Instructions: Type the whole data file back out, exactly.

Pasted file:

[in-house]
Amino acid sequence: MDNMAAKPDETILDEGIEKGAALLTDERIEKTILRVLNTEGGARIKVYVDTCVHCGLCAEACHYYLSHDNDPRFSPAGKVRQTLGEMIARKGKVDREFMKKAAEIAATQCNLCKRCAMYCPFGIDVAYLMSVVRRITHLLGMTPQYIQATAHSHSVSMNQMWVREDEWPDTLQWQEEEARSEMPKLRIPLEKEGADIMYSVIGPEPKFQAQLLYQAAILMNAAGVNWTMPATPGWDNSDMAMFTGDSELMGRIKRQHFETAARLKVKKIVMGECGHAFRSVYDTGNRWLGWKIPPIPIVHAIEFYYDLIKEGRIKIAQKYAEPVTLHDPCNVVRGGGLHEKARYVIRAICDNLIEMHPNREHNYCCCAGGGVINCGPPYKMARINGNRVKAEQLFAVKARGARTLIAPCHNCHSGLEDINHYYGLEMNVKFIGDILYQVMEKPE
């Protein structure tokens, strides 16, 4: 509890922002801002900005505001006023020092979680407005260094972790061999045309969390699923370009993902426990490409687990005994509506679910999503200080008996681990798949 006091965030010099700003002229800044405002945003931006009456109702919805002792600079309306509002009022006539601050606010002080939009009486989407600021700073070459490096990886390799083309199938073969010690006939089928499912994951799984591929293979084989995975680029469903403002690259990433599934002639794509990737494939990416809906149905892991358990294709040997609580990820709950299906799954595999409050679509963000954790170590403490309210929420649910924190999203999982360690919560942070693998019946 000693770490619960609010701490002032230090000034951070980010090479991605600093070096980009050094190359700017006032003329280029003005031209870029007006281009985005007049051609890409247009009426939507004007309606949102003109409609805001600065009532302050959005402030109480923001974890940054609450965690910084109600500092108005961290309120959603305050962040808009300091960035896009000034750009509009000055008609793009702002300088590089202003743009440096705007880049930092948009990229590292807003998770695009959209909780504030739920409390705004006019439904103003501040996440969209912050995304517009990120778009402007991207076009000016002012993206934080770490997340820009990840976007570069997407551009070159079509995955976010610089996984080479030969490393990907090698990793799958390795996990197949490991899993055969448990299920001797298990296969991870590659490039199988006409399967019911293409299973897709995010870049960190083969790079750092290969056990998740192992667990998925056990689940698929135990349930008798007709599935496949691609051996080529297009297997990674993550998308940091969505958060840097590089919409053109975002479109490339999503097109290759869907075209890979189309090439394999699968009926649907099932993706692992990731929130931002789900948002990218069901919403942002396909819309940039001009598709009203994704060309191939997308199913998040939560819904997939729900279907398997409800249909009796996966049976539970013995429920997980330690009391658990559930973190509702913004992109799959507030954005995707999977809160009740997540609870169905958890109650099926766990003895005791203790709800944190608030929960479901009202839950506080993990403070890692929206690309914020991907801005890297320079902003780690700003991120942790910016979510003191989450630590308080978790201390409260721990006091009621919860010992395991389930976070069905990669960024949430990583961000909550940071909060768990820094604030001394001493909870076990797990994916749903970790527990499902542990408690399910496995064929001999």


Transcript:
[in-house]
Amino acid sequence: MDNMAAKPDETILDEGIEKGAALLTDERIEKTILRVLNTEGGARIKVYVDTCVHCGLCAEACHYYLSHDNDPRFSPAGKVRQTLGEMIARKGKVDREFMKKAAEIAATQCNLCKRCAMYCPFGIDVAYLMSVVRRITHLLGMTPQYIQATAHSHSVSMNQMWVREDEWPDTLQWQEEEARSEMPKLRIPLEKEGADIMYSVIGPEPKFQAQLLYQAAILMNAAGVNWTMPATPGWDNSDMAMFTGDSELMGRIKRQHFETAARLKVKKIVMGECGHAFRSVYDTGNRWLGWKIPPIPIVHAIEFYYDLIKEGRIKIAQKYAEPVTLHDPCNVVRGGGLHEKARYVIRAICDNLIEMHPNREHNYCCCAGGGVINCGPPYKMARINGNRVKAEQLFAVKARGARTLIAPCHNCHSGLEDINHYYGLEMNVKFIGDILYQVMEKPE
């Protein structure tokens, strides 16, 4: 509890922002801002900005505001006023020092979680407005260094972790061999045309969390699923370009993902426990490409687990005994509506679910999503200080008996681990798949 006091965030010099700003002229800044405002945003931006009456109702919805002792600079309306509002009022006539601050606010002080939009009486989407600021700073070459490096990886390799083309199938073969010690006939089928499912994951799984591929293979084989995975680029469903403002690259990433599934002639794509990737494939990416809906149905892991358990294709040997609580990820709950299906799954595999409050679509963000954790170590403490309210929420649910924190999203999982360690919560942070693998019946 000693770490619960609010701490002032230090000034951070980010090479991605600093070096980009050094190359700017006032003329280029003005031209870029007006281009985005007049051609890409247009009426939507004007309606949102003109409609805001600065009532302050959005402030109480923001974890940054609450965690910084109600500092108005961290309120959603305050962040808009300091960035896009000034750009509009000055008609793009702002300088590089202003743009440096705007880049930092948009990229590292807003998770695009959209909780504030739920409390705004006019439904103003501040996440969209912050995304517009990120778009402007991207076009000016002012993206934080770490997340820009990840976007570069997407551009070159079509995955976010610089996984080479030969490393990907090698990793799958390795996990197949490991899993055969448990299920001797298990296969991870590659490039199988006409399967019911293409299973897709995010870049960190083969790079750092290969056990998740192992667990998925056990689940698929135990349930008798007709599935496949691609051996080529297009297997990674993550998308940091969505958060840097590089919409053109975002479109490339999503097109290759869907075209890979189309090439394999699968009926649907099932993706692992990731929130931002789900948002990218069901919403942002396909819309940039001009598709009203994704060309191939997308199913998040939560819904997939729900279907398997409800249909009796996966049976539970013995429920997980330690009391658990559930973190509702913004992109799959507030954005995707999977809160009740997540609870169905958890109650099926766990003895005791203790709800944190608030929960479901009202839950506080993990403070890692929206690309914020991907801005890297320079902003780690700003991120942790910016979510003191989450630590308080978790201390409260721990006091009621919860010992395991389930976070069905990669960024949430990583961000909550940071909060768990820094604030001394001493909870076990797990994916749903970790527990499902542990408690399910496995064929001999």